“No man, for any considerable period, can wear one face to himself and another to the multitude, without finally getting bewildered as to which may be the true.”
― Nathaniel Hawthorne, The Scarlet Letter
Who am I other than a suicide survivor? Like you, I am a mom who plunged headlong into the black abyss of loss some years ago which squeezed the life out of me, splattering it on the walls of my dark prison. There seemed nothing left but a carcass for the trash heap, so why was God so attentive to it? It took a while before I was able to realize that God cared about me very much. In fact, he never left my side during those days, weeks, months (Hebrews 13:5). It was years later before I realized the Master Builder was slowly rebuilding me, brick by brick.
We talk so much about wearing a mask during our grief journey that I feel impressed to unpack it a little from my viewpoint. Wearing a mask after loss is familiar language to those who grieve; we who are walking a grief journey understand it’s necessity completely, but do the rest of you? May I explain? And if I don’t do it justice, survivor moms, please straighten me out. Please understand that my heart is in the right place. I know grief personally. I know you know it personally as well. Many readers have experienced the death of their child and many of those to suicide. Everyone knows some family hit by this tragedy in this day and age.
It is easy to put on a mask after death strikes a blow. We are reluctant to have people see our swollen, red eyes. But beyond the physical we desire to hide ourselves from intense scrutiny. Do we put on the mask when we crawl out of bed and leave it on until we drop back into bed? Do we make sure it is securely in place when among family or friends or strangers? Is it worn to keep others at a safe distance or to protect ourselves with a piece of armor?
I wonder if we don a mask in an attempt to cover our broken heart? After losing a child we are like a gaping wound, raw and bleeding. We feel the stares of others and even the slightest touch makes us cringe as if someone slapped our exposed sunburned. After one unkind remark, we withdraw, hoping others will keep silent rather than speak words which, we fear, will heap even more salt on our tender wounds. Rather than wearing just a mask we may become like the Tin Man, covering our exposed souls with protective armor from head to toe.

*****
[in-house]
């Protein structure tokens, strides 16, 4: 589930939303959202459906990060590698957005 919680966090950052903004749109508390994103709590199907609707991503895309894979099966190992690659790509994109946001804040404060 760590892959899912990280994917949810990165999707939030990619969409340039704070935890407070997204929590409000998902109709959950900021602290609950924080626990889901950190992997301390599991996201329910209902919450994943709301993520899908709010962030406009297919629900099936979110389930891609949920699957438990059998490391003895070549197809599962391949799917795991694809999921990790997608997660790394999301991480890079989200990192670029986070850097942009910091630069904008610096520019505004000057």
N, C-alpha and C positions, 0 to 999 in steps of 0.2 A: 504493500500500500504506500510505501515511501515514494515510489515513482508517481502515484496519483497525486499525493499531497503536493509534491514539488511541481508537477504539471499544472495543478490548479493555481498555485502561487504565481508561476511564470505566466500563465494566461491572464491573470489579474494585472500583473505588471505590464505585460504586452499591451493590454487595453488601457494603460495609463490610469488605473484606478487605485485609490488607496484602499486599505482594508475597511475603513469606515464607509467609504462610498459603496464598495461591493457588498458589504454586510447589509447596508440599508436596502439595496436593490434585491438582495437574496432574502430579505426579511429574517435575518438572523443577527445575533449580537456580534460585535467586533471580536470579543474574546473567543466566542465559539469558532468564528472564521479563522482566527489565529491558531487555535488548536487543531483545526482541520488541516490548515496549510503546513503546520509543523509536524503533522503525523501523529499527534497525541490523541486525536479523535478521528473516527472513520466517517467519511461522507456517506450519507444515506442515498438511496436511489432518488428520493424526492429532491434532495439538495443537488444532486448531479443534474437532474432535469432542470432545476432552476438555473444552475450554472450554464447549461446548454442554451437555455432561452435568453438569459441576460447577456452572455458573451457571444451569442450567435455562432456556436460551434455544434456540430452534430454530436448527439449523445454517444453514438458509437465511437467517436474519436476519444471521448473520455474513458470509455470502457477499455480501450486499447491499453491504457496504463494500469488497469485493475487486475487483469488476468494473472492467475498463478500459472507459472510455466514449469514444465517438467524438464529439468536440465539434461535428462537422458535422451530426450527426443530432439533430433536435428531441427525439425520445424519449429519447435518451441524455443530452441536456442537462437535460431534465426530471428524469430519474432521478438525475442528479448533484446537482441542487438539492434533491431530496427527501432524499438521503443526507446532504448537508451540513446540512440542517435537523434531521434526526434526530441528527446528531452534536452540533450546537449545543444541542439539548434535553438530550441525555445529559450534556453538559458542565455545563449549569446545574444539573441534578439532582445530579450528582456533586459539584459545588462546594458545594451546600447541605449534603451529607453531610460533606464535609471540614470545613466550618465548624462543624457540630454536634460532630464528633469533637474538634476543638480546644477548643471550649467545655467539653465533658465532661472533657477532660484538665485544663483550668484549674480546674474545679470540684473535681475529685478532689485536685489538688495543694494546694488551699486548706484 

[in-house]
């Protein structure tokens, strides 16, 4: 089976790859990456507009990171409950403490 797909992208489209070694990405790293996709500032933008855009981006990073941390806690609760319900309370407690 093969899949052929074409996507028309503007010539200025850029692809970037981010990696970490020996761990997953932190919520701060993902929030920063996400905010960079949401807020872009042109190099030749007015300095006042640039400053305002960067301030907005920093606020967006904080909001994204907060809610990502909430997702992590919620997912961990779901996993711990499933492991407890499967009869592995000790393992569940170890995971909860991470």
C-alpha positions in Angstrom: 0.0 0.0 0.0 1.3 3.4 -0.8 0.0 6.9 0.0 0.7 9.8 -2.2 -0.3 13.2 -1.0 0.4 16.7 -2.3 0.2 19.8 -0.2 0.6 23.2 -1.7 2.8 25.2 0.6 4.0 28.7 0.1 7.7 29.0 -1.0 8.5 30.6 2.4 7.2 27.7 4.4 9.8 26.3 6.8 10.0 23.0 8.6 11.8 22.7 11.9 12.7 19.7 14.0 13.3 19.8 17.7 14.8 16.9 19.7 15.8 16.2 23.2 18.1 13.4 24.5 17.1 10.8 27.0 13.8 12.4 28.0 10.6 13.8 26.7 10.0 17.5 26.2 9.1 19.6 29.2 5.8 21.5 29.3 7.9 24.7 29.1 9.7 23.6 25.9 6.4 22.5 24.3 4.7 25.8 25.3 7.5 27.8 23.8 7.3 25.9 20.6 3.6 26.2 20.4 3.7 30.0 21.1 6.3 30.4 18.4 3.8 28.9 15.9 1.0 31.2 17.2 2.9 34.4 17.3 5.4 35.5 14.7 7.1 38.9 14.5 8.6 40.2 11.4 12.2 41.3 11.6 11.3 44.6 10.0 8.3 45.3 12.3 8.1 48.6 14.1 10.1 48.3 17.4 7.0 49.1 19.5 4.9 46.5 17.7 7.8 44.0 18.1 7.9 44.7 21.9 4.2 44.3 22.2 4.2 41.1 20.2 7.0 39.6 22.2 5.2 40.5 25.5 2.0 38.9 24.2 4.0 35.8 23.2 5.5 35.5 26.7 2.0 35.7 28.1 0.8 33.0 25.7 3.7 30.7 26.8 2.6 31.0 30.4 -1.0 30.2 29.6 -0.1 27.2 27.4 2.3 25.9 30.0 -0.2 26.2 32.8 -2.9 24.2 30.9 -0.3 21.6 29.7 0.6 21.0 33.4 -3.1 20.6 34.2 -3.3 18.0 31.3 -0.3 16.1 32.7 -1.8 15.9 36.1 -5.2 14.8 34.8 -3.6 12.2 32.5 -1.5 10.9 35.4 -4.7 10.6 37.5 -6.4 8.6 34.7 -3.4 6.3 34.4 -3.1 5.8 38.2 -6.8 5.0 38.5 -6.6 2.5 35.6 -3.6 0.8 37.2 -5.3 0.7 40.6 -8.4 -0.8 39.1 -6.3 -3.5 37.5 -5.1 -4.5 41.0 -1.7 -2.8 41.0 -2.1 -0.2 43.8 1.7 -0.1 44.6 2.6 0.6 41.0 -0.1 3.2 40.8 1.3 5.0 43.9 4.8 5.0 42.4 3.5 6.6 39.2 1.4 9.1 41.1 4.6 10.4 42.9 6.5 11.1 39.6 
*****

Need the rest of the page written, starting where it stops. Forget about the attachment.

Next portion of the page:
If others would approach us in love, perhaps our reactions would be different? If they could just put themselves in our shoes for a day? I read a devotion recently which hits home to my heart. Perhaps it will have meaning for you as well:
God is love, and he who abides in love abides in God, and God in him. 1 John 4:16
“When it comes to love, the Greek language is incredibly descriptive. It has four different words to distinguish between four kinds of love: the love of friends, familial love, sexual love, and unconditional love. This last kind of love, agape, is the one mentioned most frequently in the New Testament. It describes a love bestowed on those who are undeserving, in spite of possibility of rejection or heartbreak. Agape is so unique that, outside of the Scriptures, it is found in only one ancient Greek text, where it describes parents’ unshakable love for their only child.
God loves you like an only child. His love can’t be earned or lost. He loves you simply because you are his. God is more than the source of agape. He is agape. His very essence, his nature, is love, given without obligation or expectation. He loves unconditionally because that is who he is.
Abide means “to dwell.” When you invite God’s Spirit to dwell in you, agape takes up residence. This gives you the ability to love others the same way God does, without condition. Whether you choose to use that ability is up to you. Unconditional love can lead to disappointment and sorrow. It led Jesus to the cross, but that choice ultimately led to a victory that could not be gained in any other way. Allow agape to help you love unconditionally. Others will catch a glimpse of God through you.” ~100 Favorite Bible Verses
Obviously, not all humans seek to understand and practice agape love. Those of us who grieve would love to be surrounded by those who practice unconditional love. We would be in a healing environment instead of dodging the poisoned arrows thrown by those who “just want to help”. Perhaps it is the grieving who teach those who do not grieve by our example. Perhaps as I seek to dwell in God and he in me, I will grow the kind of intimate relationship that helps me heal and teaches those around me just what he is like.